Monday, November 27, 2006

The WORD on Michael Richards' "Meltdown"

I am deeply saddened to report that I blew an opportunity to land Word From On High world exclusive--what Perry White or J. Jonah Jameson would term a "scoop"--this past weekend by not thinking of the idea until it was too late. You see, despite having come into possession of a pass which would have granted me free entry into the show, I opted not to attend Mid-Ohio Con this past weekend because I just couldn't come up with a compelling reason why I should. Until this morning, that is, long after the show had folded its tents and slunk out of town.
Among the so-called "Media Guests", a.k.a. TV and movie "stars"(note the distinction between "Media" and Comics guests--oddly, it seems that to the people who put on comics conventions, comics don't qualify as a medium), attending this year's con was one Larry Thomas, better known as Seinfeld's "Soup Nazi," attempting to extend his fifteen minutes, or, more accurately, twenty-two minutes plus commercials, of fame gained through being featured in one episode of that inexplicably popular series. Had I gone to the con, I would have had the opportunity to get his take on the current controversy surrounding Seinfeld star Michael Richards from the perspective of someone connected, in a tangential, "six degrees of Kevin Bacon" sort of way to Richards. (Frankly, my memories of that episode are hazy, but I don't think Thomas and Richards even had any scenes together.)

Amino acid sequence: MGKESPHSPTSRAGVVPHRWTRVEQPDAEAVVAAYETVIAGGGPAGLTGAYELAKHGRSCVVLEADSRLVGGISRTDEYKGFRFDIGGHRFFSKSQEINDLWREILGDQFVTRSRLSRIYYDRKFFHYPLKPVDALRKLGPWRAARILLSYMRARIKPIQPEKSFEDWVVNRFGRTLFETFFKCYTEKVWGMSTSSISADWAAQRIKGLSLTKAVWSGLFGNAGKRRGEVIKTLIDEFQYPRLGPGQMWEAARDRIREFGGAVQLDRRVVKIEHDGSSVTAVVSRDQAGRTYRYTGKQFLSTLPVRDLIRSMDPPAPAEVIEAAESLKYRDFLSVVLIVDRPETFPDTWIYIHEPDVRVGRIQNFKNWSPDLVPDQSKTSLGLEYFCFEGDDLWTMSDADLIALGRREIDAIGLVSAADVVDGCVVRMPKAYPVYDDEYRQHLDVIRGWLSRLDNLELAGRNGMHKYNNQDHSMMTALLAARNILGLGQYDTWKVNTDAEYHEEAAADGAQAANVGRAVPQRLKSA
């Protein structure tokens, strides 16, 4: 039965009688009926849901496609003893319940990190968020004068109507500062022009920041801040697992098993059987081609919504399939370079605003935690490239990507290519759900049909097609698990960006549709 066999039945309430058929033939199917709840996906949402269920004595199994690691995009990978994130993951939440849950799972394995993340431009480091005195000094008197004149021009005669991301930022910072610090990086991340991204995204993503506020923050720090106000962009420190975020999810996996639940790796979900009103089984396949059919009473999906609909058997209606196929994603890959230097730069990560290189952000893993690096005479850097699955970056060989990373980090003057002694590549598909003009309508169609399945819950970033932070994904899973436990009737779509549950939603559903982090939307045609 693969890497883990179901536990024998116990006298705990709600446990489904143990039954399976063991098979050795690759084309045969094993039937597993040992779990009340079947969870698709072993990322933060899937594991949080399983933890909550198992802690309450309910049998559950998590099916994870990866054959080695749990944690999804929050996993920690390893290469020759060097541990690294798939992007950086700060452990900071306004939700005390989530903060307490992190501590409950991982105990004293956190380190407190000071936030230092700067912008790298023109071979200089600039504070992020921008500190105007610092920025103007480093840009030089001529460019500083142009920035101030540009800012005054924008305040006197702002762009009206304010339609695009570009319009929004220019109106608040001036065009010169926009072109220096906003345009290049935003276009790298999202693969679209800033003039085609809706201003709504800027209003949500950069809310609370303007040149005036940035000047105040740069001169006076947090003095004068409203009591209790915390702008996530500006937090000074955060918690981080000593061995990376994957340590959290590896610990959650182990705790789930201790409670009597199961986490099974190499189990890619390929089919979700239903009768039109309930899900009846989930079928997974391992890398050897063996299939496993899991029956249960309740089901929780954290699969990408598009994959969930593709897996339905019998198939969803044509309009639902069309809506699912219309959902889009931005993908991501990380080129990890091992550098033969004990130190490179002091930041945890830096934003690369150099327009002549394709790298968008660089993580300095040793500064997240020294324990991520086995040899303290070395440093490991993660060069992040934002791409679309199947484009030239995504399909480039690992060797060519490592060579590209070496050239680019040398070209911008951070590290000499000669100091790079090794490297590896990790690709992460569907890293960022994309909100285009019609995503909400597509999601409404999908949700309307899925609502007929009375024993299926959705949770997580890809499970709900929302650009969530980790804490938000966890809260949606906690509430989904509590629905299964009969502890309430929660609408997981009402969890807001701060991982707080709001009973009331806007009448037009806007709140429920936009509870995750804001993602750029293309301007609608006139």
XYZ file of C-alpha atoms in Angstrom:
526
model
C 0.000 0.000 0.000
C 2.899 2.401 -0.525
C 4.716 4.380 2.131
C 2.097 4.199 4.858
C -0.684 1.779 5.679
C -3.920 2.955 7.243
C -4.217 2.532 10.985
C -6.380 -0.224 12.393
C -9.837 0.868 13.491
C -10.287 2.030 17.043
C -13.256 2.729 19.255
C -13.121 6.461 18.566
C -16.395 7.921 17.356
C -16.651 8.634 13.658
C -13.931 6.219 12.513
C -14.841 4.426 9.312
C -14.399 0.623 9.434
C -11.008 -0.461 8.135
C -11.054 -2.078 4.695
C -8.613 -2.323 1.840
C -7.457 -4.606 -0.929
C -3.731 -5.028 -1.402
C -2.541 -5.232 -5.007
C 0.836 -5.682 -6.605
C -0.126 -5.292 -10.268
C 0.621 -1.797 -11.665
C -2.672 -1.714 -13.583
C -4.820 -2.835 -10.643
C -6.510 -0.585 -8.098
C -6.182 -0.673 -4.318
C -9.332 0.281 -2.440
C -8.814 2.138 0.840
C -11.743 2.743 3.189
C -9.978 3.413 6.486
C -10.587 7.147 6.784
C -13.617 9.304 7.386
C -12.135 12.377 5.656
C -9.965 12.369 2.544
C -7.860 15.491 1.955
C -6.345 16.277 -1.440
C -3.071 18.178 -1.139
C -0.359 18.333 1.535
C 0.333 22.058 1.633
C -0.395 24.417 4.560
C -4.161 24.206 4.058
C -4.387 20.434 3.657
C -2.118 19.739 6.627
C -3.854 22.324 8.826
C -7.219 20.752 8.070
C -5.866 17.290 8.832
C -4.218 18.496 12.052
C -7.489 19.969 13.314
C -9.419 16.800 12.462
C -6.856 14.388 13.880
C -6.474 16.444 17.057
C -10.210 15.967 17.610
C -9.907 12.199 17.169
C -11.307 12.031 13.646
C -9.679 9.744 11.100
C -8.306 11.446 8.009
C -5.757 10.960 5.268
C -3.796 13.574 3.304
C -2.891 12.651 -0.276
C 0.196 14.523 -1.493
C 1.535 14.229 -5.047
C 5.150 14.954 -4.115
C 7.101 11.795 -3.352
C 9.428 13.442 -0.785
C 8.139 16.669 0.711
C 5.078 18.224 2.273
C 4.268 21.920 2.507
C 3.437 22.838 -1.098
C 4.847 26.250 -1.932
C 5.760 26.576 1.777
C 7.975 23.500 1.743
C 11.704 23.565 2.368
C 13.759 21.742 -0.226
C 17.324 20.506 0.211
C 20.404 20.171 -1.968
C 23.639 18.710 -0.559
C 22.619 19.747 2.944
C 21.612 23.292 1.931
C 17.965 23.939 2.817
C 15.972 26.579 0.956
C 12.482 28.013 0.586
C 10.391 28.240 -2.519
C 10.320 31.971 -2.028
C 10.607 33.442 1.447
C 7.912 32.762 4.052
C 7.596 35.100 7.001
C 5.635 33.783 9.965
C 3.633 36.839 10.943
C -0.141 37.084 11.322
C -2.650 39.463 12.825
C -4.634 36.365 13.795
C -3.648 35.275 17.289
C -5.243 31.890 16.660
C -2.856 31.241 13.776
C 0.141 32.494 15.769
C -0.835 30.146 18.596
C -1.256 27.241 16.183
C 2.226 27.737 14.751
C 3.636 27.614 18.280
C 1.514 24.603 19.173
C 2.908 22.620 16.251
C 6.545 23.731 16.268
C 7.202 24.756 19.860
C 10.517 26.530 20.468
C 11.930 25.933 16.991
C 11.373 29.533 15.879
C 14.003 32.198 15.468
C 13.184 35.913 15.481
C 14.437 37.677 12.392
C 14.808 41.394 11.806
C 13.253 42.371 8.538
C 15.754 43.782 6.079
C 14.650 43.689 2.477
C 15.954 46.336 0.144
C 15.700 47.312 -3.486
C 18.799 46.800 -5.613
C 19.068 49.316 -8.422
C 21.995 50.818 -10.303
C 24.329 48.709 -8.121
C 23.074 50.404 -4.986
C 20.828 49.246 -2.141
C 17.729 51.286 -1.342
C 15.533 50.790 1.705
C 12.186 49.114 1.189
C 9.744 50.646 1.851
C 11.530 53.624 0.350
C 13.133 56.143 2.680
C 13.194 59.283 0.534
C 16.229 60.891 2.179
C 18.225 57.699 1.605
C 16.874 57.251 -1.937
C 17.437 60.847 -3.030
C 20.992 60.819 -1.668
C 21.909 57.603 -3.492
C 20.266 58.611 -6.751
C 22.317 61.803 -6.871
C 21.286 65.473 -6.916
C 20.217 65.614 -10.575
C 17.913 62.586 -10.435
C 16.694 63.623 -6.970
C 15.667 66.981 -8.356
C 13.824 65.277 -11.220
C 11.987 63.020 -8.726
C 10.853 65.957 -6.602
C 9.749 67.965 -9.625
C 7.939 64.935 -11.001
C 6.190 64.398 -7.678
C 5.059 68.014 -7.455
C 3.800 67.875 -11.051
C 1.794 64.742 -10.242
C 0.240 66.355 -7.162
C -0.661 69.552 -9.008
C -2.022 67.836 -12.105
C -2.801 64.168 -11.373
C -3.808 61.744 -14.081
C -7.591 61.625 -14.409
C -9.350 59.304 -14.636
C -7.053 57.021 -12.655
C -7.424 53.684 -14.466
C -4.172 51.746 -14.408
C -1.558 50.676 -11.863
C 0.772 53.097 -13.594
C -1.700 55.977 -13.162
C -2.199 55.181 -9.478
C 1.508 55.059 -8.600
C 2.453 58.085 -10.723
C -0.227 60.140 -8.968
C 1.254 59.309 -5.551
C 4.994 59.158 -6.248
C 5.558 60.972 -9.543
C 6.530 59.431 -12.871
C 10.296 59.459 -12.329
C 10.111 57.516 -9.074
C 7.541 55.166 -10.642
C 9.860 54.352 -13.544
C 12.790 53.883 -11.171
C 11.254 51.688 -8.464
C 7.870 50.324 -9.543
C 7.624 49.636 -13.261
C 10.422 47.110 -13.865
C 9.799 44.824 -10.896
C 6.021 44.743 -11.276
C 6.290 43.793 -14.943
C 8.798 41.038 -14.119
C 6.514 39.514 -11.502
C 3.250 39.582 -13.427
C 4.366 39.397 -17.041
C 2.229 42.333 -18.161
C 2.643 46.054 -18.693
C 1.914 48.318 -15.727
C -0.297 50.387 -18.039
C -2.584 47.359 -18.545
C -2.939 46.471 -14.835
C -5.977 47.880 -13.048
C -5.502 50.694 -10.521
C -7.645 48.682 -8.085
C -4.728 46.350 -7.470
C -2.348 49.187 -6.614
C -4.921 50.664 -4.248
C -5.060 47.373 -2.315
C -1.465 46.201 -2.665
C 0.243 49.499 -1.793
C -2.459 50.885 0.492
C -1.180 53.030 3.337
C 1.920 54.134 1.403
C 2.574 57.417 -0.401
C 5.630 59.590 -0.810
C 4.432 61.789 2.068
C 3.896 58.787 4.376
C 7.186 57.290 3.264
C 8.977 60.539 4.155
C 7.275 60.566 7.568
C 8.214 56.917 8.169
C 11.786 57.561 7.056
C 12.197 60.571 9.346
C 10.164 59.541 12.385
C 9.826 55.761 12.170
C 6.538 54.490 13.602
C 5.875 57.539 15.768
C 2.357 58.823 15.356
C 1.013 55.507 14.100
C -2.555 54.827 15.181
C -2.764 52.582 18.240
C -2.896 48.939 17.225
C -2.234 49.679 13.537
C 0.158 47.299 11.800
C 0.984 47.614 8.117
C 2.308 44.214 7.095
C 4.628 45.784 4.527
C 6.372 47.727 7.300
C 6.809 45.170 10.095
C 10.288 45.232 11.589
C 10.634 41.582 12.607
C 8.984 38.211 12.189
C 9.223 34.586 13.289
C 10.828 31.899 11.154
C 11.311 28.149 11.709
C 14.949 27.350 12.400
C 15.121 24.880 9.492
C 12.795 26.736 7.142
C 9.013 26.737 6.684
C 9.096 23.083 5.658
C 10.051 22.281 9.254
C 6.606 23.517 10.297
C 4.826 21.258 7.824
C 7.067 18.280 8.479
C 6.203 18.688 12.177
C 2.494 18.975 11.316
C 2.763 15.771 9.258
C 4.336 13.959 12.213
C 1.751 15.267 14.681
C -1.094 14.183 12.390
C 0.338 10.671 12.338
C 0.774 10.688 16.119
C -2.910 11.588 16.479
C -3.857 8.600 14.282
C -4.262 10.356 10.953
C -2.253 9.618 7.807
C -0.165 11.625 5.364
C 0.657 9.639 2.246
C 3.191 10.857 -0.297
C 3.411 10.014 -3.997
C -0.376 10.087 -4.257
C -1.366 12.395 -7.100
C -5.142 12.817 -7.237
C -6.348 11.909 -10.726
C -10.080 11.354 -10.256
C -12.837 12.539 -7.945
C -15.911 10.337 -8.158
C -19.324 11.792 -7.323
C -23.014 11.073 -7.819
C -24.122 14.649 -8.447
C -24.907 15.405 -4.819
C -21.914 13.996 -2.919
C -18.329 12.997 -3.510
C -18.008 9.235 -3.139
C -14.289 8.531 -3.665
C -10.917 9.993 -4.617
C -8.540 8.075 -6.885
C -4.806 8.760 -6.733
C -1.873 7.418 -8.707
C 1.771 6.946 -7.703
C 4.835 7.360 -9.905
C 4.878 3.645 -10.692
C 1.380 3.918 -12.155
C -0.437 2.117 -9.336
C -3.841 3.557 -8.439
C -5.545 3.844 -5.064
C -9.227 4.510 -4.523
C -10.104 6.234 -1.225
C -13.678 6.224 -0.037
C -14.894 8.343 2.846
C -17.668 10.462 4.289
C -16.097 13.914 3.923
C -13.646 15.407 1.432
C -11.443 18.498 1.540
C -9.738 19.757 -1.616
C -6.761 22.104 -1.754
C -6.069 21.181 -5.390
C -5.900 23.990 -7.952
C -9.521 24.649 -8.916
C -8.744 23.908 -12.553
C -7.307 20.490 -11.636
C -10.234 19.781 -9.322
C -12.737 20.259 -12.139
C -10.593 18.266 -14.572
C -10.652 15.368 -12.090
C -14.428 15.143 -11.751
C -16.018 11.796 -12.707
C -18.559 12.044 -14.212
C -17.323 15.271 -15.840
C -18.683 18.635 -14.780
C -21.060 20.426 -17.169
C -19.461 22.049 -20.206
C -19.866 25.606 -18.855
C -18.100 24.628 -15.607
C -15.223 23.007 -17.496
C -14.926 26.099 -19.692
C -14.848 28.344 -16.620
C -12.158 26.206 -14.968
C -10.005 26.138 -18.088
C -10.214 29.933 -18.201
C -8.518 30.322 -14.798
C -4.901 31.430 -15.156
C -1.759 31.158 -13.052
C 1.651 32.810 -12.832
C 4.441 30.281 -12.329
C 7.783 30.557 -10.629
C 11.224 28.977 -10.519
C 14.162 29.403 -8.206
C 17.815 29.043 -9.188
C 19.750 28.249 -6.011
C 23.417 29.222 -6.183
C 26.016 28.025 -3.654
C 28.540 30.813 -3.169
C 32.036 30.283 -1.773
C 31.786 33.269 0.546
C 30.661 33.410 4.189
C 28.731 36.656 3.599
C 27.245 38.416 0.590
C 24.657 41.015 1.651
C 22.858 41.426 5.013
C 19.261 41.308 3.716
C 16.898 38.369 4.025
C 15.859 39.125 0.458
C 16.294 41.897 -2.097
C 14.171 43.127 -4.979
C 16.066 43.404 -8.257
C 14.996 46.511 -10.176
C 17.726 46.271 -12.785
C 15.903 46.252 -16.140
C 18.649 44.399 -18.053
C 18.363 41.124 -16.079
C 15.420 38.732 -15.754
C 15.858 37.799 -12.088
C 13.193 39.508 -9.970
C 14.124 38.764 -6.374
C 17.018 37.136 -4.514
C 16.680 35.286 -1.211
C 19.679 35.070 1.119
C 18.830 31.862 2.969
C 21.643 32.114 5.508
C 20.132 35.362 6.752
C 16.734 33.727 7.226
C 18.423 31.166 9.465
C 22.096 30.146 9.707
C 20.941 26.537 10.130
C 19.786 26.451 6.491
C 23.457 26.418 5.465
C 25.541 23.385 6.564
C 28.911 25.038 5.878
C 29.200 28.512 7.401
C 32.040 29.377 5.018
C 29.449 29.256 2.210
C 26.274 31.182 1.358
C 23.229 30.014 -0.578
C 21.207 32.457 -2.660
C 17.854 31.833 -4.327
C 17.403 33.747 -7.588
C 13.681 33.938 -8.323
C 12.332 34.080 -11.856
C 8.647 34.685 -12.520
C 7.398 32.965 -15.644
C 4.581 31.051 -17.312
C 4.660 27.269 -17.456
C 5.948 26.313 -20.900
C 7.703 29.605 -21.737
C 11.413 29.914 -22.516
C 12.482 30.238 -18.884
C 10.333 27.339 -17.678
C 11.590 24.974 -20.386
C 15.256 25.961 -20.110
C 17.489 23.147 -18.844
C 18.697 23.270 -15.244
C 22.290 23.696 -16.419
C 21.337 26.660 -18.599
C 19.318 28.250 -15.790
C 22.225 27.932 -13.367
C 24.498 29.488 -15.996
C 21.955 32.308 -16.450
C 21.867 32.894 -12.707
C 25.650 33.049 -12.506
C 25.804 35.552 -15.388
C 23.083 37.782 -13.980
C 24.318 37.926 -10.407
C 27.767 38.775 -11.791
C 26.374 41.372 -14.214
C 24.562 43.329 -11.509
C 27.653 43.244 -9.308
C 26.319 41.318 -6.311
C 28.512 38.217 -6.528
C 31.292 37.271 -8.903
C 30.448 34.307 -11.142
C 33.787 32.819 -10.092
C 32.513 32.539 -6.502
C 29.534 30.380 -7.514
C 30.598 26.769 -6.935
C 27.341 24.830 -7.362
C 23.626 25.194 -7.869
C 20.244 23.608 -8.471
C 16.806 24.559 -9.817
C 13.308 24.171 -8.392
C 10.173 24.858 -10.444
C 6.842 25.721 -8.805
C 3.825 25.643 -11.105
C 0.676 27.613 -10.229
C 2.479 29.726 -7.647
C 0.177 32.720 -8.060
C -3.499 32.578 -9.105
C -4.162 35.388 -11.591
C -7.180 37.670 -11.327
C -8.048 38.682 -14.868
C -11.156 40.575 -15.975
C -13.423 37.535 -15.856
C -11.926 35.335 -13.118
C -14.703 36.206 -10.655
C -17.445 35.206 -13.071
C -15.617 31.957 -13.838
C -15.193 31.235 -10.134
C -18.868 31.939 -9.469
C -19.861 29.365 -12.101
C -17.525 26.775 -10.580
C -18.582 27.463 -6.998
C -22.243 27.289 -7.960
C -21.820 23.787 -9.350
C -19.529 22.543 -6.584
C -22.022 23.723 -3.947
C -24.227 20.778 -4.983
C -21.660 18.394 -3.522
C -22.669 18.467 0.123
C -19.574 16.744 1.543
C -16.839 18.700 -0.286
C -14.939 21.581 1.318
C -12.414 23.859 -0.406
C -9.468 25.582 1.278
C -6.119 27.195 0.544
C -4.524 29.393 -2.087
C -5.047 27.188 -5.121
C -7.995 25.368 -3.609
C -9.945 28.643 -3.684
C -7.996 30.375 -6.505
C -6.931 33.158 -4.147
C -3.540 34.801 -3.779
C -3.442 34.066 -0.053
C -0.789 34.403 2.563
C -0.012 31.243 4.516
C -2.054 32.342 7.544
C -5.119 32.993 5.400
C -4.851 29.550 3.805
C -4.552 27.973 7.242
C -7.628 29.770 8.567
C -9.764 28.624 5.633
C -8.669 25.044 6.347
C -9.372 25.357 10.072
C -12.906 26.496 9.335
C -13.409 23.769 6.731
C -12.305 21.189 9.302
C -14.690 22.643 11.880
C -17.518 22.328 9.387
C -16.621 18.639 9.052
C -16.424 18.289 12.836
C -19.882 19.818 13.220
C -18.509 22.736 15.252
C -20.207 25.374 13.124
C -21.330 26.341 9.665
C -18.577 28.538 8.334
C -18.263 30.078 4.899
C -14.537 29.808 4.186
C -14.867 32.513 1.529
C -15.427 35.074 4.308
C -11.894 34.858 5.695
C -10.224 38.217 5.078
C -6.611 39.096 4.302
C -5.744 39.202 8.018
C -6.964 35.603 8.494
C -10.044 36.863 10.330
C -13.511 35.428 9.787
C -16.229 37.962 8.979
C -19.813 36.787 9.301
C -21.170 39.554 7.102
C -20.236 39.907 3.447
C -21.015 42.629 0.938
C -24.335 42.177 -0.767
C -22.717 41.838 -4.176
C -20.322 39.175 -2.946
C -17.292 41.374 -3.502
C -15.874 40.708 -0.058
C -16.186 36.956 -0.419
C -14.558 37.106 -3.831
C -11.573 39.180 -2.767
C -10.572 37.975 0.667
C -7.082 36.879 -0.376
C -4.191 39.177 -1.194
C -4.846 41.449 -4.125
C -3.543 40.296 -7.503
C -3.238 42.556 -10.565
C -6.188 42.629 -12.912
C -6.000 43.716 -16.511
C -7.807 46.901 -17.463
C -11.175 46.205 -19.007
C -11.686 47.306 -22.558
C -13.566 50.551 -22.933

Alas, the moment has passed, and you'll have to be content with my opinions and unfounded speculation. Maybe I'll ask Thomas if he comes to next year's con, since Richards should still be apologizing, which seems about to become his second career, at that time.
Y'know, maybe I'm just overly cynical, but from the moment the "news" of Richards' "rascist meltdown" hit the airwaves, it smelled to me of what we used to call a "publicity stunt" calculated to get Richards' name and face back in the public consciousness and, more importantly, on television. Whether or not that was the goal, it has been, in fact, the result. Not only has the repentent Richards appeared on The Late Show with David Letterman (and when was the last time that happened before all this kerfluffle?), but his latest in a string of apologies on Jesse Jackson's radio show was covered as if it were real news by many formerly respectable news organizations. And if the whole thing were a publicity stunt, you've got to assume that Jackson is no innocent dupe, but a willing participant. After all, when was the last time he managed to get his mug on the tube?
And doesn't the timing seem a bit suspect? Suddenly, everyone's talking about Seinfeld and one of the show's erstwhile stars just as Season 7 of the show is released on DVD. Convenient, no?

No comments: